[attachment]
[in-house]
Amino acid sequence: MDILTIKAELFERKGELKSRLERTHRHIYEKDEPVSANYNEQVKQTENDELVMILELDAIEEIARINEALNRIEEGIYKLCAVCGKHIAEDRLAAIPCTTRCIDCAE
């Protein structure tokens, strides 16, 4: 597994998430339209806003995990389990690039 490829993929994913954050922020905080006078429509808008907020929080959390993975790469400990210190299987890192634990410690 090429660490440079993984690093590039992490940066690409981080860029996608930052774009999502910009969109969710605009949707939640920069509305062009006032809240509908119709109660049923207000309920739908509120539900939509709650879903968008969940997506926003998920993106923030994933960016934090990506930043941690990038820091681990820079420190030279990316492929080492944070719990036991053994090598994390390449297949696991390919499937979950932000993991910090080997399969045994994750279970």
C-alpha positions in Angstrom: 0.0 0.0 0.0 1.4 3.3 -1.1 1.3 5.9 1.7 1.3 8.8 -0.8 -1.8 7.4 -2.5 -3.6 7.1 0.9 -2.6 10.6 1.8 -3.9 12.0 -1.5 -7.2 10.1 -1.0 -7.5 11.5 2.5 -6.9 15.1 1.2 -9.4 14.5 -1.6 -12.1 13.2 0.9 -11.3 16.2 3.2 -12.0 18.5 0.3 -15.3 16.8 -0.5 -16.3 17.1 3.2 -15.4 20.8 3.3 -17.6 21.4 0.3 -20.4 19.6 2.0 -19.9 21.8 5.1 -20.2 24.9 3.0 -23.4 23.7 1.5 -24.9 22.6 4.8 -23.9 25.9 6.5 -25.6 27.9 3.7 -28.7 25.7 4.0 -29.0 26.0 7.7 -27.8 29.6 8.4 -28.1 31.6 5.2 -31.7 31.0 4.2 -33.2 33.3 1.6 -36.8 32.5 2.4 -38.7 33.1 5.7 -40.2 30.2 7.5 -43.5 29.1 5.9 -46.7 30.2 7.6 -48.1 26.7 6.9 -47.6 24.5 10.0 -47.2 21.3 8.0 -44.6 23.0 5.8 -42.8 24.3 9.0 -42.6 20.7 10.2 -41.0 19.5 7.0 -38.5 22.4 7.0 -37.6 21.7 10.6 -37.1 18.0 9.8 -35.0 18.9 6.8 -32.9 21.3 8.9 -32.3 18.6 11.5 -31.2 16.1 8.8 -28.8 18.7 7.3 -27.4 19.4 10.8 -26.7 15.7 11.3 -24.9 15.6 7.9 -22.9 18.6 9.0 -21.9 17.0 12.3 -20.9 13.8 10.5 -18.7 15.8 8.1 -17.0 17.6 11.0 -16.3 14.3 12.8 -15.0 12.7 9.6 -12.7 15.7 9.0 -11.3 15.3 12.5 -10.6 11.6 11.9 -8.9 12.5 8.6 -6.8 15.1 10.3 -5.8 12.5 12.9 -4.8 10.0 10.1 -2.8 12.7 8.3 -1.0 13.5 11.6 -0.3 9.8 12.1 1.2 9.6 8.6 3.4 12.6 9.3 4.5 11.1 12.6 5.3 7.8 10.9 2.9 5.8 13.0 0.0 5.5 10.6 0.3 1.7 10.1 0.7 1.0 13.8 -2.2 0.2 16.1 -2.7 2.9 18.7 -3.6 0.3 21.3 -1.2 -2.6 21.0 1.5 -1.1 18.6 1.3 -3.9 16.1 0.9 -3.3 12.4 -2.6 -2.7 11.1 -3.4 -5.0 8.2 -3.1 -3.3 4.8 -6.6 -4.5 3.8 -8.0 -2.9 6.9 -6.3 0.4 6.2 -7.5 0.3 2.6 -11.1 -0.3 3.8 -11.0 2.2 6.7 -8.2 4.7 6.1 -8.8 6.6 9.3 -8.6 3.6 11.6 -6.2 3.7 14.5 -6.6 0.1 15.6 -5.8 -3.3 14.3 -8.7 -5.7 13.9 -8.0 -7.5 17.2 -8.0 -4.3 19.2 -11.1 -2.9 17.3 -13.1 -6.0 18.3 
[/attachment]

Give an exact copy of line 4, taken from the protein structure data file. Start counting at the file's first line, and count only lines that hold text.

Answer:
C-alpha positions in Angstrom: 0.0 0.0 0.0 1.4 3.3 -1.1 1.3 5.9 1.7 1.3 8.8 -0.8 -1.8 7.4 -2.5 -3.6 7.1 0.9 -2.6 10.6 1.8 -3.9 12.0 -1.5 -7.2 10.1 -1.0 -7.5 11.5 2.5 -6.9 15.1 1.2 -9.4 14.5 -1.6 -12.1 13.2 0.9 -11.3 16.2 3.2 -12.0 18.5 0.3 -15.3 16.8 -0.5 -16.3 17.1 3.2 -15.4 20.8 3.3 -17.6 21.4 0.3 -20.4 19.6 2.0 -19.9 21.8 5.1 -20.2 24.9 3.0 -23.4 23.7 1.5 -24.9 22.6 4.8 -23.9 25.9 6.5 -25.6 27.9 3.7 -28.7 25.7 4.0 -29.0 26.0 7.7 -27.8 29.6 8.4 -28.1 31.6 5.2 -31.7 31.0 4.2 -33.2 33.3 1.6 -36.8 32.5 2.4 -38.7 33.1 5.7 -40.2 30.2 7.5 -43.5 29.1 5.9 -46.7 30.2 7.6 -48.1 26.7 6.9 -47.6 24.5 10.0 -47.2 21.3 8.0 -44.6 23.0 5.8 -42.8 24.3 9.0 -42.6 20.7 10.2 -41.0 19.5 7.0 -38.5 22.4 7.0 -37.6 21.7 10.6 -37.1 18.0 9.8 -35.0 18.9 6.8 -32.9 21.3 8.9 -32.3 18.6 11.5 -31.2 16.1 8.8 -28.8 18.7 7.3 -27.4 19.4 10.8 -26.7 15.7 11.3 -24.9 15.6 7.9 -22.9 18.6 9.0 -21.9 17.0 12.3 -20.9 13.8 10.5 -18.7 15.8 8.1 -17.0 17.6 11.0 -16.3 14.3 12.8 -15.0 12.7 9.6 -12.7 15.7 9.0 -11.3 15.3 12.5 -10.6 11.6 11.9 -8.9 12.5 8.6 -6.8 15.1 10.3 -5.8 12.5 12.9 -4.8 10.0 10.1 -2.8 12.7 8.3 -1.0 13.5 11.6 -0.3 9.8 12.1 1.2 9.6 8.6 3.4 12.6 9.3 4.5 11.1 12.6 5.3 7.8 10.9 2.9 5.8 13.0 0.0 5.5 10.6 0.3 1.7 10.1 0.7 1.0 13.8 -2.2 0.2 16.1 -2.7 2.9 18.7 -3.6 0.3 21.3 -1.2 -2.6 21.0 1.5 -1.1 18.6 1.3 -3.9 16.1 0.9 -3.3 12.4 -2.6 -2.7 11.1 -3.4 -5.0 8.2 -3.1 -3.3 4.8 -6.6 -4.5 3.8 -8.0 -2.9 6.9 -6.3 0.4 6.2 -7.5 0.3 2.6 -11.1 -0.3 3.8 -11.0 2.2 6.7 -8.2 4.7 6.1 -8.8 6.6 9.3 -8.6 3.6 11.6 -6.2 3.7 14.5 -6.6 0.1 15.6 -5.8 -3.3 14.3 -8.7 -5.7 13.9 -8.0 -7.5 17.2 -8.0 -4.3 19.2 -11.1 -2.9 17.3 -13.1 -6.0 18.3 